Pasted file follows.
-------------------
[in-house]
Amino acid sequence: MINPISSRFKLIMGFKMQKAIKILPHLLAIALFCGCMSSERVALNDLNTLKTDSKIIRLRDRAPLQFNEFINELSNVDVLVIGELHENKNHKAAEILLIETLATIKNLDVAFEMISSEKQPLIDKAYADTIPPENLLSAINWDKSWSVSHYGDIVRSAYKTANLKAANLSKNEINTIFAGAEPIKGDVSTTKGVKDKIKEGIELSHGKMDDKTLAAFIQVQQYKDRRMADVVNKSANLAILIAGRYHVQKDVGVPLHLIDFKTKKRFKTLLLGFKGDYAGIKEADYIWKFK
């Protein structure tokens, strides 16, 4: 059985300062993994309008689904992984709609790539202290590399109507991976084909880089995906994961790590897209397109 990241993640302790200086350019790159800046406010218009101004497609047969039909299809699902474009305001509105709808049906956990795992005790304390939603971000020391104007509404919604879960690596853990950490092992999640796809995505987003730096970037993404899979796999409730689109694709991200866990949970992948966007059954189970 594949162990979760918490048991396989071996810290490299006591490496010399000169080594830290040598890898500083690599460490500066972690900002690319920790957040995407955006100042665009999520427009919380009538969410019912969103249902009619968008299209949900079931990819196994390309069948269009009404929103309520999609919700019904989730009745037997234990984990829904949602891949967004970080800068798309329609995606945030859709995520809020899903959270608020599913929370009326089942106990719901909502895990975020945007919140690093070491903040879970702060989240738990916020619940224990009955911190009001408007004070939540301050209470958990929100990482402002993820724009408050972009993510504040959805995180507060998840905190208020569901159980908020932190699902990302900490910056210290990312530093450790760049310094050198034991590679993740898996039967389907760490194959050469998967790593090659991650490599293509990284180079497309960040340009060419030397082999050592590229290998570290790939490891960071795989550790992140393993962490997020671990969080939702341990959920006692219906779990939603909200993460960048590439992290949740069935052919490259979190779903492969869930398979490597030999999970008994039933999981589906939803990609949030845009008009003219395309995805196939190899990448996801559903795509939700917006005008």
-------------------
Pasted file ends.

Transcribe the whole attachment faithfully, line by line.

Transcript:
[in-house]
Amino acid sequence: MINPISSRFKLIMGFKMQKAIKILPHLLAIALFCGCMSSERVALNDLNTLKTDSKIIRLRDRAPLQFNEFINELSNVDVLVIGELHENKNHKAAEILLIETLATIKNLDVAFEMISSEKQPLIDKAYADTIPPENLLSAINWDKSWSVSHYGDIVRSAYKTANLKAANLSKNEINTIFAGAEPIKGDVSTTKGVKDKIKEGIELSHGKMDDKTLAAFIQVQQYKDRRMADVVNKSANLAILIAGRYHVQKDVGVPLHLIDFKTKKRFKTLLLGFKGDYAGIKEADYIWKFK
């Protein structure tokens, strides 16, 4: 059985300062993994309008689904992984709609790539202290590399109507991976084909880089995906994961790590897209397109 990241993640302790200086350019790159800046406010218009101004497609047969039909299809699902474009305001509105709808049906956990795992005790304390939603971000020391104007509404919604879960690596853990950490092992999640796809995505987003730096970037993404899979796999409730689109694709991200866990949970992948966007059954189970 594949162990979760918490048991396989071996810290490299006591490496010399000169080594830290040598890898500083690599460490500066972690900002690319920790957040995407955006100042665009999520427009919380009538969410019912969103249902009619968008299209949900079931990819196994390309069948269009009404929103309520999609919700019904989730009745037997234990984990829904949602891949967004970080800068798309329609995606945030859709995520809020899903959270608020599913929370009326089942106990719901909502895990975020945007919140690093070491903040879970702060989240738990916020619940224990009955911190009001408007004070939540301050209470958990929100990482402002993820724009408050972009993510504040959805995180507060998840905190208020569901159980908020932190699902990302900490910056210290990312530093450790760049310094050198034991590679993740898996039967389907760490194959050469998967790593090659991650490599293509990284180079497309960040340009060419030397082999050592590229290998570290790939490891960071795989550790992140393993962490997020671990969080939702341990959920006692219906779990939603909200993460960048590439992290949740069935052919490259979190779903492969869930398979490597030999999970008994039933999981589906939803990609949030845009008009003219395309995805196939190899990448996801559903795509939700917006005008």